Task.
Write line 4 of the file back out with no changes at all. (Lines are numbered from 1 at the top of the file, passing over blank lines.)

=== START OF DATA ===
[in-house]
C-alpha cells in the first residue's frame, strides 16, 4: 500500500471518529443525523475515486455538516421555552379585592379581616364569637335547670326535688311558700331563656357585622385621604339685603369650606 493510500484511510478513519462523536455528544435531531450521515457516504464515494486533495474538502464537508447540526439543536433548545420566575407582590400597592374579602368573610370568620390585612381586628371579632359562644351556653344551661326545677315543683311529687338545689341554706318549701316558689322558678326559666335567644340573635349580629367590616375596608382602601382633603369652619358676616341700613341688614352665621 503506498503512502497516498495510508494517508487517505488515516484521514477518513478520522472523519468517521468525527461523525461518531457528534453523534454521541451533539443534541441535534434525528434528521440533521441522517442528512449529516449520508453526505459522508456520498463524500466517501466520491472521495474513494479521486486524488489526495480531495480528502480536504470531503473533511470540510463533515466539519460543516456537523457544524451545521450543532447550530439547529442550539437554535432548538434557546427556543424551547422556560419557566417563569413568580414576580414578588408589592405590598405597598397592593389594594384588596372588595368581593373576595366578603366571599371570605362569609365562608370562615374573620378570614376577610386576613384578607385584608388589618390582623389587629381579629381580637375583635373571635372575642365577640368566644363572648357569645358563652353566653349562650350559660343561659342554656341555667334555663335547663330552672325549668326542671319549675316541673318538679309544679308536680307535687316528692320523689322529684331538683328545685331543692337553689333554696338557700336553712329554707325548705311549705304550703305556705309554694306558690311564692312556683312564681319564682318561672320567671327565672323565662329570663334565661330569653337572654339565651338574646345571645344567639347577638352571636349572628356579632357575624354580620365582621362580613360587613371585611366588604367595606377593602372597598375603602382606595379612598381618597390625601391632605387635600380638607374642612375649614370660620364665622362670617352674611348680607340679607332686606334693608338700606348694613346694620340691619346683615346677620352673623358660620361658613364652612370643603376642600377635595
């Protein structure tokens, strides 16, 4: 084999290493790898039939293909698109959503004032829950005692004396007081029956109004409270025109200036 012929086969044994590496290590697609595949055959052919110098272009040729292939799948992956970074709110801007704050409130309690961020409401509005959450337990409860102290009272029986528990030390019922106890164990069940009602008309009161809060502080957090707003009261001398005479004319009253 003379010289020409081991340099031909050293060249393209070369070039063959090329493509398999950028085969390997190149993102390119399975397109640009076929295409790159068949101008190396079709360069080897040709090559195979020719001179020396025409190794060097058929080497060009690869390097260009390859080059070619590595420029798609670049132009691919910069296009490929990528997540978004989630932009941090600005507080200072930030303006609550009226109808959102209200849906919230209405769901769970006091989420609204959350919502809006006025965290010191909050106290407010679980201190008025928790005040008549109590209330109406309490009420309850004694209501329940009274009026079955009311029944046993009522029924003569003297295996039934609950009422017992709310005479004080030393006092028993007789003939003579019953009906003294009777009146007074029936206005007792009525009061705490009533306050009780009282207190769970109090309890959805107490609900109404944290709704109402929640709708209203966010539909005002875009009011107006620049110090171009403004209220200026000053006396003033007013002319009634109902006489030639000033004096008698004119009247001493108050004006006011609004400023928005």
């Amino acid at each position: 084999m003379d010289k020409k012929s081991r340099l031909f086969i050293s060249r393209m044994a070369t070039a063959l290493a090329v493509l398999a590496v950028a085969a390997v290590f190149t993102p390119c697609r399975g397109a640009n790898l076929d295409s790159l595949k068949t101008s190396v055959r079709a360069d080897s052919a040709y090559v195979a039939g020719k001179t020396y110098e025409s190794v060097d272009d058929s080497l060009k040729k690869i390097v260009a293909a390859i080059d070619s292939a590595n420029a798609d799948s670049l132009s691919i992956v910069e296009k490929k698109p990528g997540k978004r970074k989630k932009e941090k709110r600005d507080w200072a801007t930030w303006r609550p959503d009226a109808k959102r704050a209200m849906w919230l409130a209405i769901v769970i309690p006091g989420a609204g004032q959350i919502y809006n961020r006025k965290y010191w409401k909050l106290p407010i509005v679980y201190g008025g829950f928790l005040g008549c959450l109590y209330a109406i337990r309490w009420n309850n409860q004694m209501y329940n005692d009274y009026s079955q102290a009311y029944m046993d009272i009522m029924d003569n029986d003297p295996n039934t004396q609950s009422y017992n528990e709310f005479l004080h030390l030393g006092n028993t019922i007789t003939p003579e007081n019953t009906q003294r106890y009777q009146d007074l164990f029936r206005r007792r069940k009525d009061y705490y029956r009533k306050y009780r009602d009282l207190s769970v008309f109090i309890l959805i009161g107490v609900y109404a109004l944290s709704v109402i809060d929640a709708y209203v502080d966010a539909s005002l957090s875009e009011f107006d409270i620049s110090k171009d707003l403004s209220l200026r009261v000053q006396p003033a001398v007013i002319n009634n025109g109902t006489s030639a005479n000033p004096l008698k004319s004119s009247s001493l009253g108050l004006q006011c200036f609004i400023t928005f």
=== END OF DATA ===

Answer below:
């Amino acid at each position: 084999m003379d010289k020409k012929s081991r340099l031909f086969i050293s060249r393209m044994a070369t070039a063959l290493a090329v493509l398999a590496v950028a085969a390997v290590f190149t993102p390119c697609r399975g397109a640009n790898l076929d295409s790159l595949k068949t101008s190396v055959r079709a360069d080897s052919a040709y090559v195979a039939g020719k001179t020396y110098e025409s190794v060097d272009d058929s080497l060009k040729k690869i390097v260009a293909a390859i080059d070619s292939a590595n420029a798609d799948s670049l132009s691919i992956v910069e296009k490929k698109p990528g997540k978004r970074k989630k932009e941090k709110r600005d507080w200072a801007t930030w303006r609550p959503d009226a109808k959102r704050a209200m849906w919230l409130a209405i769901v769970i309690p006091g989420a609204g004032q959350i919502y809006n961020r006025k965290y010191w409401k909050l106290p407010i509005v679980y201190g008025g829950f928790l005040g008549c959450l109590y209330a109406i337990r309490w009420n309850n409860q004694m209501y329940n005692d009274y009026s079955q102290a009311y029944m046993d009272i009522m029924d003569n029986d003297p295996n039934t004396q609950s009422y017992n528990e709310f005479l004080h030390l030393g006092n028993t019922i007789t003939p003579e007081n019953t009906q003294r106890y009777q009146d007074l164990f029936r206005r007792r069940k009525d009061y705490y029956r009533k306050y009780r009602d009282l207190s769970v008309f109090i309890l959805i009161g107490v609900y109404a109004l944290s709704v109402i809060d929640a709708y209203v502080d966010a539909s005002l957090s875009e009011f107006d409270i620049s110090k171009d707003l403004s209220l200026r009261v000053q006396p003033a001398v007013i002319n009634n025109g109902t006489s030639a005479n000033p004096l008698k004319s004119s009247s001493l009253g108050l004006q006011c200036f609004i400023t928005f």